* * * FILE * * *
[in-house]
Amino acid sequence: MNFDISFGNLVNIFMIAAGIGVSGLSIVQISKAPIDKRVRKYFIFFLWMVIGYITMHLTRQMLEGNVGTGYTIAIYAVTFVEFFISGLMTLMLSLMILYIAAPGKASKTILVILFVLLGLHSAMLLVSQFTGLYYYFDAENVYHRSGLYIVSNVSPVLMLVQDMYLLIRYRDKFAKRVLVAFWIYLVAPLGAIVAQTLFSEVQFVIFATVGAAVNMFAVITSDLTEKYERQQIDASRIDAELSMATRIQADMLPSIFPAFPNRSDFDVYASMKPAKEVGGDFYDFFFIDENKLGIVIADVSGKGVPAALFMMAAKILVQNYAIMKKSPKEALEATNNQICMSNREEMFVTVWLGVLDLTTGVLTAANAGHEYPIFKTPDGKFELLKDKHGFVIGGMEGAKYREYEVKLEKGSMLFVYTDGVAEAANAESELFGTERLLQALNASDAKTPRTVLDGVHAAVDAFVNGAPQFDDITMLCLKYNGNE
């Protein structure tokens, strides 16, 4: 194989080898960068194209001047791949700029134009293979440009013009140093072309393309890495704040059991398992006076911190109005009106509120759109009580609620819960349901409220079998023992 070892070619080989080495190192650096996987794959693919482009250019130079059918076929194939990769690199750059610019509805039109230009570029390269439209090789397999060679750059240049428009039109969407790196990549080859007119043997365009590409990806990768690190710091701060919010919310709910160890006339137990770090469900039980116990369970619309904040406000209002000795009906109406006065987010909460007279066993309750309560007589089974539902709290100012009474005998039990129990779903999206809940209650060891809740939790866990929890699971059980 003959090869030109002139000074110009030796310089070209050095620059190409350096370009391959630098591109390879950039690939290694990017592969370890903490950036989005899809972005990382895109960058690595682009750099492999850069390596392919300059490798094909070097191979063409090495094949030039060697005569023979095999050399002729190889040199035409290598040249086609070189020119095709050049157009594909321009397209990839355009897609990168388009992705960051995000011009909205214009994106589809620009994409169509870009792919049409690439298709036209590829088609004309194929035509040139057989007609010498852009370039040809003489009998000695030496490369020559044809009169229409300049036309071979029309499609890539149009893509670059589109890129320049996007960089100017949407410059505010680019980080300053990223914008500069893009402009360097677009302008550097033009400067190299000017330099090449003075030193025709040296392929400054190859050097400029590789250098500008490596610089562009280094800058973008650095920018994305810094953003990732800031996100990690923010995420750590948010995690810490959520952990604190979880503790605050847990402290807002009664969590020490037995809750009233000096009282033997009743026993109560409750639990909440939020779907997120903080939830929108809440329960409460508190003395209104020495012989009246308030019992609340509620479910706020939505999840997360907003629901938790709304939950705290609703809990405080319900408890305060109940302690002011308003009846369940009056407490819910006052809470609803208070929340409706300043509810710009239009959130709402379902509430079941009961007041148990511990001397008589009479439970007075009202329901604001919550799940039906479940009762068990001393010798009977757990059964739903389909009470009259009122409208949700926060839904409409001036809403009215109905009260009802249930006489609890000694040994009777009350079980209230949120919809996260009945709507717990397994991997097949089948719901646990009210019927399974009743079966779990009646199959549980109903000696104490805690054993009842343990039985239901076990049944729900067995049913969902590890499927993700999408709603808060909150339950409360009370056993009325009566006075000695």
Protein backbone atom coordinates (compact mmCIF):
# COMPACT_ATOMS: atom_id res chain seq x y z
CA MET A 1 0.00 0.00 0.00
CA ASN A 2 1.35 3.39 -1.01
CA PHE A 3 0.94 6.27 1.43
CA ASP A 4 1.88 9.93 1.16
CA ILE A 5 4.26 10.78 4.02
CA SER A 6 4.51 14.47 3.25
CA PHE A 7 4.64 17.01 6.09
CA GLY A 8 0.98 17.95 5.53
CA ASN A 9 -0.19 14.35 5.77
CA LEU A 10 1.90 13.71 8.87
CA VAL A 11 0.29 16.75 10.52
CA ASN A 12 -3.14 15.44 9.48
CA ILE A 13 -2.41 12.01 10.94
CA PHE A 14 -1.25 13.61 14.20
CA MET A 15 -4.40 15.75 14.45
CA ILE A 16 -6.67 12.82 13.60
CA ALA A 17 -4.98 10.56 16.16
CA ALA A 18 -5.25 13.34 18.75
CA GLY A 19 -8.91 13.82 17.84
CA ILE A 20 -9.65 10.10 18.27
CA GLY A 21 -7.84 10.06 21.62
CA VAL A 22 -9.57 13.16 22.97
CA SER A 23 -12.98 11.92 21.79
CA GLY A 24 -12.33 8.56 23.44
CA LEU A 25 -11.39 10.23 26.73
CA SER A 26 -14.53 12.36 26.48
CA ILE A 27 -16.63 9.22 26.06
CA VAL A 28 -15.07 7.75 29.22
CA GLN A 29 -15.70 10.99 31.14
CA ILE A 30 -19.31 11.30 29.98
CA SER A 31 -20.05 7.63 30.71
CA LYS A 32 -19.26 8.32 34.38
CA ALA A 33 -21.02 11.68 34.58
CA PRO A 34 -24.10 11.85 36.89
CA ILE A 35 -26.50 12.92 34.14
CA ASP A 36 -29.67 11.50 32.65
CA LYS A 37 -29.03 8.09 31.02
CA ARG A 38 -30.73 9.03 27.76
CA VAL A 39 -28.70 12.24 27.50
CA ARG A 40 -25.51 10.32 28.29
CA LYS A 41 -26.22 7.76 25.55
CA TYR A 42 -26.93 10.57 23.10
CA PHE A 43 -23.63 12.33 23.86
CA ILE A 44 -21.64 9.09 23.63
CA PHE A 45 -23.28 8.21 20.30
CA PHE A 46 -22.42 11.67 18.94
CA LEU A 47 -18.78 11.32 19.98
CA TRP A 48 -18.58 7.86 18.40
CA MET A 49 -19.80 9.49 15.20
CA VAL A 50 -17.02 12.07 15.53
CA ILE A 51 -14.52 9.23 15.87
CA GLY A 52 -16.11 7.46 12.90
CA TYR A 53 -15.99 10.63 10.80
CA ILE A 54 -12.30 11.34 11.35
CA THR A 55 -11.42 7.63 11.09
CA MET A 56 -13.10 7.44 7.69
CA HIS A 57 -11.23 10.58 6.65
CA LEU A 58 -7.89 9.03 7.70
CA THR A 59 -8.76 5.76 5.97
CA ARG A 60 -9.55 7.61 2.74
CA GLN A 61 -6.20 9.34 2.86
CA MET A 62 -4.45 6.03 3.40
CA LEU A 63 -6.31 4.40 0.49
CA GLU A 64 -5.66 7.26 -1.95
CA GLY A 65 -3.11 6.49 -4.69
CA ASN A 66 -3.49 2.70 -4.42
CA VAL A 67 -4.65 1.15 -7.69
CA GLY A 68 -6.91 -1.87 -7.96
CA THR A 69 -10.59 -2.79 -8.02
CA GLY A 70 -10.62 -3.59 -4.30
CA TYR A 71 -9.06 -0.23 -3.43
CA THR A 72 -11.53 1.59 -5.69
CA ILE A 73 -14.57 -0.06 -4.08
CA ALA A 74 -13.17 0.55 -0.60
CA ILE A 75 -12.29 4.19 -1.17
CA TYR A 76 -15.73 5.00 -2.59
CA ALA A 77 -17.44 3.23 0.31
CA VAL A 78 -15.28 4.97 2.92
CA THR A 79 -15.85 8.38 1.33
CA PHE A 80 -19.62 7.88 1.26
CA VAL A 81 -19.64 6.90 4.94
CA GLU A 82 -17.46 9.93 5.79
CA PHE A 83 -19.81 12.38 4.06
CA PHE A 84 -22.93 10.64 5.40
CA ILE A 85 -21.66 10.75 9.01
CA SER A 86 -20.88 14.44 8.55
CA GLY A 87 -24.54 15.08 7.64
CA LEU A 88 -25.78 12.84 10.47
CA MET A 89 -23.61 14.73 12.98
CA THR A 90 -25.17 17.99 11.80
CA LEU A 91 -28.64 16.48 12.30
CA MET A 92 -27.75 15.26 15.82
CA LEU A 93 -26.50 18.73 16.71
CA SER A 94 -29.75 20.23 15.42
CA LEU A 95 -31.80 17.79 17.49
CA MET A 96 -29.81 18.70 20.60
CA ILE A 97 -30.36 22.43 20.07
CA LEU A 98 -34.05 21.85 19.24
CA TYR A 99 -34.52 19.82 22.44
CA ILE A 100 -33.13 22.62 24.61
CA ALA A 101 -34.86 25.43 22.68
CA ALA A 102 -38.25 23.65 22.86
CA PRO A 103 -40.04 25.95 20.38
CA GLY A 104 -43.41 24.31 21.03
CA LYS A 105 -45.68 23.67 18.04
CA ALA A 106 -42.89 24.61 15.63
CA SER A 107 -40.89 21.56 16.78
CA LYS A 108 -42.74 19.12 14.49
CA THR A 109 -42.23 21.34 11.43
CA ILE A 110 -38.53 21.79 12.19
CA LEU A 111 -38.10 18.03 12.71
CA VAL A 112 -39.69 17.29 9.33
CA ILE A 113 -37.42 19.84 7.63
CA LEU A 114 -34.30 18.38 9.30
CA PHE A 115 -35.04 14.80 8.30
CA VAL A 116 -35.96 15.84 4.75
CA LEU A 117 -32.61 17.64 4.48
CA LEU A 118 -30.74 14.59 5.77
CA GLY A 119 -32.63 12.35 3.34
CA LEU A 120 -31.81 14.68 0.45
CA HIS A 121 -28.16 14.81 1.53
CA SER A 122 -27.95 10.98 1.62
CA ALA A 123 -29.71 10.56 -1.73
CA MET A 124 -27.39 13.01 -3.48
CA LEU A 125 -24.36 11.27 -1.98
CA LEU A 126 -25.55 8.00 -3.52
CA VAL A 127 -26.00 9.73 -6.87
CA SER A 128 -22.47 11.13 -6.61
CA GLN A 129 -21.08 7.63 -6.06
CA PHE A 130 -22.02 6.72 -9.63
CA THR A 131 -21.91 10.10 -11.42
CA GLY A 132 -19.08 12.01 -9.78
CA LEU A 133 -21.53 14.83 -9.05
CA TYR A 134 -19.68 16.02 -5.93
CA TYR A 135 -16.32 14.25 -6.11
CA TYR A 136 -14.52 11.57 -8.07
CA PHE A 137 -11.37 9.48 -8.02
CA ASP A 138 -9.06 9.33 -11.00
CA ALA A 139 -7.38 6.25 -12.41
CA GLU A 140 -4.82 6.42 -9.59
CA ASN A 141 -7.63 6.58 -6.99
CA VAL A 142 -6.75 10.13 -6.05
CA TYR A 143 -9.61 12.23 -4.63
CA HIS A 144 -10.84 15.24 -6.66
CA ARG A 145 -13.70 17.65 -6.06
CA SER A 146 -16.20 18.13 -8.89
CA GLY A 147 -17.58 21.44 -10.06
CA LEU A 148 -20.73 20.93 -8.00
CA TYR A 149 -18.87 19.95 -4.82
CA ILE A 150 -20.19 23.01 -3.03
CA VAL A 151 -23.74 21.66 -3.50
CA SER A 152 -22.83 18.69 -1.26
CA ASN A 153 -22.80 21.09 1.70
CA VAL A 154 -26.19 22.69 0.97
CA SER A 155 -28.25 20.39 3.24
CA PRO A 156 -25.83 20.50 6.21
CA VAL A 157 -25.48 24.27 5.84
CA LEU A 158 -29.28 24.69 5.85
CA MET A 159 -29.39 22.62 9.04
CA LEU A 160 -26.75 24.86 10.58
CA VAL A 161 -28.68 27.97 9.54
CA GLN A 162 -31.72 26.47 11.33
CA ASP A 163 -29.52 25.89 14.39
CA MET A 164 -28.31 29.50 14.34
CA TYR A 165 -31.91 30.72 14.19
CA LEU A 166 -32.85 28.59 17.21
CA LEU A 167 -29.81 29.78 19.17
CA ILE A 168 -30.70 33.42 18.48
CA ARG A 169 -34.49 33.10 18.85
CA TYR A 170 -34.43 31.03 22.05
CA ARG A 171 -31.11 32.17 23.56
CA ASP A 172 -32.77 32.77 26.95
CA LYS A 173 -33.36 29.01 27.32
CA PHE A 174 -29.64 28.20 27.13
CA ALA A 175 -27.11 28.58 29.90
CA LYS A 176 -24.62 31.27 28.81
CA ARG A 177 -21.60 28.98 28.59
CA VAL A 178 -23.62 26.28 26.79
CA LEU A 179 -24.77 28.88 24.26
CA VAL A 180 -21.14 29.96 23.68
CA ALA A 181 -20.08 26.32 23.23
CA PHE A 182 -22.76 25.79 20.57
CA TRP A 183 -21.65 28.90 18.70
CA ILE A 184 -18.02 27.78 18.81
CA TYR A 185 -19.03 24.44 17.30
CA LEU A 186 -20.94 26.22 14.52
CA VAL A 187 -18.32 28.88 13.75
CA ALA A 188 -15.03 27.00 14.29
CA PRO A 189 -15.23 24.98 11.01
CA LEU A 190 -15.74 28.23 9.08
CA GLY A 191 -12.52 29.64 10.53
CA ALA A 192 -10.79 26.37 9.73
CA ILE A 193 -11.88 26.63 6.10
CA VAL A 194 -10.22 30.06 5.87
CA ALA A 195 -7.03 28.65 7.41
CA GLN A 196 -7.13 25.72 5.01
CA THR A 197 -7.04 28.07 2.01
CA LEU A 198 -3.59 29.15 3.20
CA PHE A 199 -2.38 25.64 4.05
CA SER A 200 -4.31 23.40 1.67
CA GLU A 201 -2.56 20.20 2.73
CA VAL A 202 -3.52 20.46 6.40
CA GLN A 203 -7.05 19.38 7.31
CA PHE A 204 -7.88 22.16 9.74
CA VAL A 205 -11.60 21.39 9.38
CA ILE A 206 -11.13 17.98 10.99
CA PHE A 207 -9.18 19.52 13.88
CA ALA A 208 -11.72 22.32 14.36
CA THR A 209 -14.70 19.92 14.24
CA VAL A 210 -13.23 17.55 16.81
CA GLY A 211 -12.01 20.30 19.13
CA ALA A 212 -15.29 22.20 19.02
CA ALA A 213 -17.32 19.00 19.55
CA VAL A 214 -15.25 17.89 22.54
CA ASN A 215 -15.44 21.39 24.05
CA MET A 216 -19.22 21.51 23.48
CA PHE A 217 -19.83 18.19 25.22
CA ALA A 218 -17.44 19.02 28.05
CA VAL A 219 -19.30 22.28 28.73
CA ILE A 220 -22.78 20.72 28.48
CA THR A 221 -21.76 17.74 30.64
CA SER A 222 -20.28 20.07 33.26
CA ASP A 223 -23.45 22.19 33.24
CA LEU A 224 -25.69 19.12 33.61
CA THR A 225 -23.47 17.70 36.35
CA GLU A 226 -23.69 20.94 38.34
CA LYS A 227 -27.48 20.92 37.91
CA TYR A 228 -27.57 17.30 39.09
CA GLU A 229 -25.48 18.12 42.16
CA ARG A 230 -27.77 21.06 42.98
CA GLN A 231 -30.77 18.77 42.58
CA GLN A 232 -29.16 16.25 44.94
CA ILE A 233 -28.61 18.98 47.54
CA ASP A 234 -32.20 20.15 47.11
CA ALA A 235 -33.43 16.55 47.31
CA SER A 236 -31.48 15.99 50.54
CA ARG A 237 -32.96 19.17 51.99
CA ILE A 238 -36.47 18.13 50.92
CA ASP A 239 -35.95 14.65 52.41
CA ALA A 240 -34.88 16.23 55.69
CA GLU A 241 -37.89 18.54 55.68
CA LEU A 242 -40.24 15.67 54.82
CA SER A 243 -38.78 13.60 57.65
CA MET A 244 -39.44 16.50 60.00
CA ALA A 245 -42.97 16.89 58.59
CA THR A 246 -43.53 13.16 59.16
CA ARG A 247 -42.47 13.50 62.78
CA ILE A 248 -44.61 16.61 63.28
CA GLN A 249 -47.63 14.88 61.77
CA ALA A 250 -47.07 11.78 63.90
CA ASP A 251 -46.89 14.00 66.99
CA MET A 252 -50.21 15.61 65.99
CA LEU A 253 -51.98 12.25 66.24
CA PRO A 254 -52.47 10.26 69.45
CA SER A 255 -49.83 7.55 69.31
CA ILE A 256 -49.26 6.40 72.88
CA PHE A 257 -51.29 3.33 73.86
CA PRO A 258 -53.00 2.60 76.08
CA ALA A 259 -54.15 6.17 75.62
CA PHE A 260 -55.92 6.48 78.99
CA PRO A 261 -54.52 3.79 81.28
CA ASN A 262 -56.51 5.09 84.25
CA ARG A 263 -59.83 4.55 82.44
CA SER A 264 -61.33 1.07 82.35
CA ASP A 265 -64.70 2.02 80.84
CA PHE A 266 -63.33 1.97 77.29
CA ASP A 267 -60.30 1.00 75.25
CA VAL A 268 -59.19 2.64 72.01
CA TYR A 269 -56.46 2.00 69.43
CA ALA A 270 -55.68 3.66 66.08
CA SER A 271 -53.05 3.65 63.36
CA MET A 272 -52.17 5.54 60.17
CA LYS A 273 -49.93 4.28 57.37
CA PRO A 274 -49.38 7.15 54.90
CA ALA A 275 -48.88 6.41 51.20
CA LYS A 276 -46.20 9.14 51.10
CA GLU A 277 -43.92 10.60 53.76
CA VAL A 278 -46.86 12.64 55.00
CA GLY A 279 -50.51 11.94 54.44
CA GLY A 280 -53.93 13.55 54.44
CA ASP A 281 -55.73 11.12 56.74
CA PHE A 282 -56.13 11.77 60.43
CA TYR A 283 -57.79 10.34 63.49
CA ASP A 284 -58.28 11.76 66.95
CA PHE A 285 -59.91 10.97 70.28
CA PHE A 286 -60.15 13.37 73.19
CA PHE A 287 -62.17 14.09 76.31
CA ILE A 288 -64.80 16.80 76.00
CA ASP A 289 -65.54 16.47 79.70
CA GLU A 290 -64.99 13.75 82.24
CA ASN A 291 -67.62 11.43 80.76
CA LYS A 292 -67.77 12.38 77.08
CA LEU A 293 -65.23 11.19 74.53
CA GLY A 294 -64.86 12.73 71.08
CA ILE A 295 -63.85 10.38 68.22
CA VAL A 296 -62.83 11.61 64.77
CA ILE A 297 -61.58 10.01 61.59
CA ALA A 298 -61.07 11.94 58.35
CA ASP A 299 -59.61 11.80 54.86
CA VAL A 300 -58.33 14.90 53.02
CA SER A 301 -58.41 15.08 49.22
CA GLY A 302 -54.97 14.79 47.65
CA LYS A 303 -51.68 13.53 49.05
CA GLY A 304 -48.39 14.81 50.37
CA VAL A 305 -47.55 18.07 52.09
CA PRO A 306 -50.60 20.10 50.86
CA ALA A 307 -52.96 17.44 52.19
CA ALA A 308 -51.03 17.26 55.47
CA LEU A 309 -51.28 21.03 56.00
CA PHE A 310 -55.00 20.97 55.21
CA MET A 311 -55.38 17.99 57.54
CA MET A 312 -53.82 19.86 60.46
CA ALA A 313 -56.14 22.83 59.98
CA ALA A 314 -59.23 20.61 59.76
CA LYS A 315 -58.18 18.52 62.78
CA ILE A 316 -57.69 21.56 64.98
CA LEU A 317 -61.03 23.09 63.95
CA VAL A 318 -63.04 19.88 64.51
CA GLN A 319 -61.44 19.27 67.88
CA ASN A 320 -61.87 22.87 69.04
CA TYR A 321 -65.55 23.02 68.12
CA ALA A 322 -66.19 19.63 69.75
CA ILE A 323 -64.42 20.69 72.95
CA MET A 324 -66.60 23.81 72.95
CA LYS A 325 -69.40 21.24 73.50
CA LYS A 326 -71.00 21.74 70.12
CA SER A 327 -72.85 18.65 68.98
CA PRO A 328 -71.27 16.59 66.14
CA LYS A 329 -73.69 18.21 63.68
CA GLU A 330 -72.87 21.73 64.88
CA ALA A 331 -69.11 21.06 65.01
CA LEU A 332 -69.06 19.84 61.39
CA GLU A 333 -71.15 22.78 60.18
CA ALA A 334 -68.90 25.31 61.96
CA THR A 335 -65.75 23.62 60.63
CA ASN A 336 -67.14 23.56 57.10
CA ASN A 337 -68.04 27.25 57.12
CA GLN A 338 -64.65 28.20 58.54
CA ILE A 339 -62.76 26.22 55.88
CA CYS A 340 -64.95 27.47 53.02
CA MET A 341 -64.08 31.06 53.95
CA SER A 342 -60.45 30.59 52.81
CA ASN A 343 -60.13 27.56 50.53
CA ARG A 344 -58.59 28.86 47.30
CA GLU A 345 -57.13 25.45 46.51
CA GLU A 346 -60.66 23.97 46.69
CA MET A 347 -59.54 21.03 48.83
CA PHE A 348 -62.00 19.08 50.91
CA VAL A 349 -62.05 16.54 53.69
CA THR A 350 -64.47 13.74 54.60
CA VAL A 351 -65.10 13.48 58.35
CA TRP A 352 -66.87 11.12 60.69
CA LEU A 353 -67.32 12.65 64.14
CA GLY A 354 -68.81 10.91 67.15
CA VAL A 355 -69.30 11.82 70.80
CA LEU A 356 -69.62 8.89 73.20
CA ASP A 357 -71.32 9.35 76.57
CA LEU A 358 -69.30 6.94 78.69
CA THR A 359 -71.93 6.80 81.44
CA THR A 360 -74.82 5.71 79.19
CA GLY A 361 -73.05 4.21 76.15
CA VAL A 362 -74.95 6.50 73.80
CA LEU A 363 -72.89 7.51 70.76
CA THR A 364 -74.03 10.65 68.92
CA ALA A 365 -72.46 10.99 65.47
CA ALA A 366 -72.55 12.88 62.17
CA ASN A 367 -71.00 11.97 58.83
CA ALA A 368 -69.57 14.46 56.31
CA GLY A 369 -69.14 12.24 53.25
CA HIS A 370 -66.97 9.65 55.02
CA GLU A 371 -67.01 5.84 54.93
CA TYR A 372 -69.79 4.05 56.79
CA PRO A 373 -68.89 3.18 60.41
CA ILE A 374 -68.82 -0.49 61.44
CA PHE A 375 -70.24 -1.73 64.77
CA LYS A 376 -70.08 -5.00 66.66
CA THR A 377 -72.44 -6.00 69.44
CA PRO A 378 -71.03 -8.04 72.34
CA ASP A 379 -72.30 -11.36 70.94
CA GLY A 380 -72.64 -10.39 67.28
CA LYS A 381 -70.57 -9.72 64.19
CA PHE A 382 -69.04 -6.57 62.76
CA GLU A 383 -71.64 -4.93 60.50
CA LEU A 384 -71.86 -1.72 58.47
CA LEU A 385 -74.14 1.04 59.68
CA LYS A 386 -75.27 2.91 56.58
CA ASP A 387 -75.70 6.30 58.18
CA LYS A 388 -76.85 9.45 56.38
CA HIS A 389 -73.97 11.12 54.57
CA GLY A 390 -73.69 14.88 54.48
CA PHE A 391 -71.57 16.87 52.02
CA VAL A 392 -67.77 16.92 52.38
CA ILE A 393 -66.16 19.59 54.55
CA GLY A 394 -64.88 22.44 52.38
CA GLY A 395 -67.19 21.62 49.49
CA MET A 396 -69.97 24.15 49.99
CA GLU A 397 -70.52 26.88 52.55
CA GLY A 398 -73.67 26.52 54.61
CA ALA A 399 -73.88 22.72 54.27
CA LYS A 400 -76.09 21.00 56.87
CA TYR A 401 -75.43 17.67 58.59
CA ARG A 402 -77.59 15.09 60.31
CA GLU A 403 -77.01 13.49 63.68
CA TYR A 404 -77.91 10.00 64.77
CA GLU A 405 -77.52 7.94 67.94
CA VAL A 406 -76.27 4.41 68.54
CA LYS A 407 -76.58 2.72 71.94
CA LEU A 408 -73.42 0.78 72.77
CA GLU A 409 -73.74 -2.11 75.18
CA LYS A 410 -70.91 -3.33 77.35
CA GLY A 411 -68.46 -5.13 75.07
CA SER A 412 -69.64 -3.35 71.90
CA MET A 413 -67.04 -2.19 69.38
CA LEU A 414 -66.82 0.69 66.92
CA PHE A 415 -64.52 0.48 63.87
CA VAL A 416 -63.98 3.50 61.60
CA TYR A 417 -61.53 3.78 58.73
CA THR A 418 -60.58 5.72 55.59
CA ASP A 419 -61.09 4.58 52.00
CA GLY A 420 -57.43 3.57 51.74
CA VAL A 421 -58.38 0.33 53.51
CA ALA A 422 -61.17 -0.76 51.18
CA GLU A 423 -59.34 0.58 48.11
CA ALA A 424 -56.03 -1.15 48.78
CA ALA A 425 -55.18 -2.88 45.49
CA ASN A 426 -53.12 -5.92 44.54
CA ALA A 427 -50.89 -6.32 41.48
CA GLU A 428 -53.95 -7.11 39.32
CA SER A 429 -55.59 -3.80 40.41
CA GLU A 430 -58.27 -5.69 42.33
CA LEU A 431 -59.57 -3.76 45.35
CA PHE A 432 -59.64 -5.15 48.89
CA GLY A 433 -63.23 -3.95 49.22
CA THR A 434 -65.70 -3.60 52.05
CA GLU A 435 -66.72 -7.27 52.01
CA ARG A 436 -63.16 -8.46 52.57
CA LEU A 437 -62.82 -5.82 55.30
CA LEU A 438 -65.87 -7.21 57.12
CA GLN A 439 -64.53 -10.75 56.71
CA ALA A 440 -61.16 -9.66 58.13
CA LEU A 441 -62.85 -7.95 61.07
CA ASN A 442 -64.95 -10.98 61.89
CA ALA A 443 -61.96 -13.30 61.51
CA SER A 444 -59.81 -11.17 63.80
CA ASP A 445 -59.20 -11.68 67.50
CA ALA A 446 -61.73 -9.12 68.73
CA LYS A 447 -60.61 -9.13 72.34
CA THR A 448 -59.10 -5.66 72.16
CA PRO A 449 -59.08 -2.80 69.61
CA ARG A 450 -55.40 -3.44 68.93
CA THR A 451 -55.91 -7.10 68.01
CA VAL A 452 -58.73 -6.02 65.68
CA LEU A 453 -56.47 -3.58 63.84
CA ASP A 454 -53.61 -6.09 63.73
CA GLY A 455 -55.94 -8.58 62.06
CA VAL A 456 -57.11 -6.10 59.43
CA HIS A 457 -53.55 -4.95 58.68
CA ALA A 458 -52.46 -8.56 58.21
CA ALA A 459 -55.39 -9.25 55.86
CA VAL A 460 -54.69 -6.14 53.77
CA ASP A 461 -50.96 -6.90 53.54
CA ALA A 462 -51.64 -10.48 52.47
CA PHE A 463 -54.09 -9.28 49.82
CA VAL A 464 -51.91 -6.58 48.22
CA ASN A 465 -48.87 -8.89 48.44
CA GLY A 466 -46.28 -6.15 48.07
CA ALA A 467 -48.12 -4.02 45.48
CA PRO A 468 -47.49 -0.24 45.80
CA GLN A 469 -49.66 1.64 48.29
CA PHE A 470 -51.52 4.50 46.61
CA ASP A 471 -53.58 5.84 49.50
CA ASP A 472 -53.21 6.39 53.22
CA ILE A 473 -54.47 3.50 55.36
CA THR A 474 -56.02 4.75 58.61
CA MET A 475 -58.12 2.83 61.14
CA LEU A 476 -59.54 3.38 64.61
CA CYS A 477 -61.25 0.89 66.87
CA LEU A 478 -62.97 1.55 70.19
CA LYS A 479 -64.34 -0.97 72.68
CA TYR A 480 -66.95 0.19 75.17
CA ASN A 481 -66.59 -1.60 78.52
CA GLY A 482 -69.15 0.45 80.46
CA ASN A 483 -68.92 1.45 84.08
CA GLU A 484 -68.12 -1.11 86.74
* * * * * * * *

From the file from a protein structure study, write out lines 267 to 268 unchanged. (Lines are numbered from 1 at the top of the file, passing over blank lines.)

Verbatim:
CA ASN A 262 -56.51 5.09 84.25
CA ARG A 263 -59.83 4.55 82.44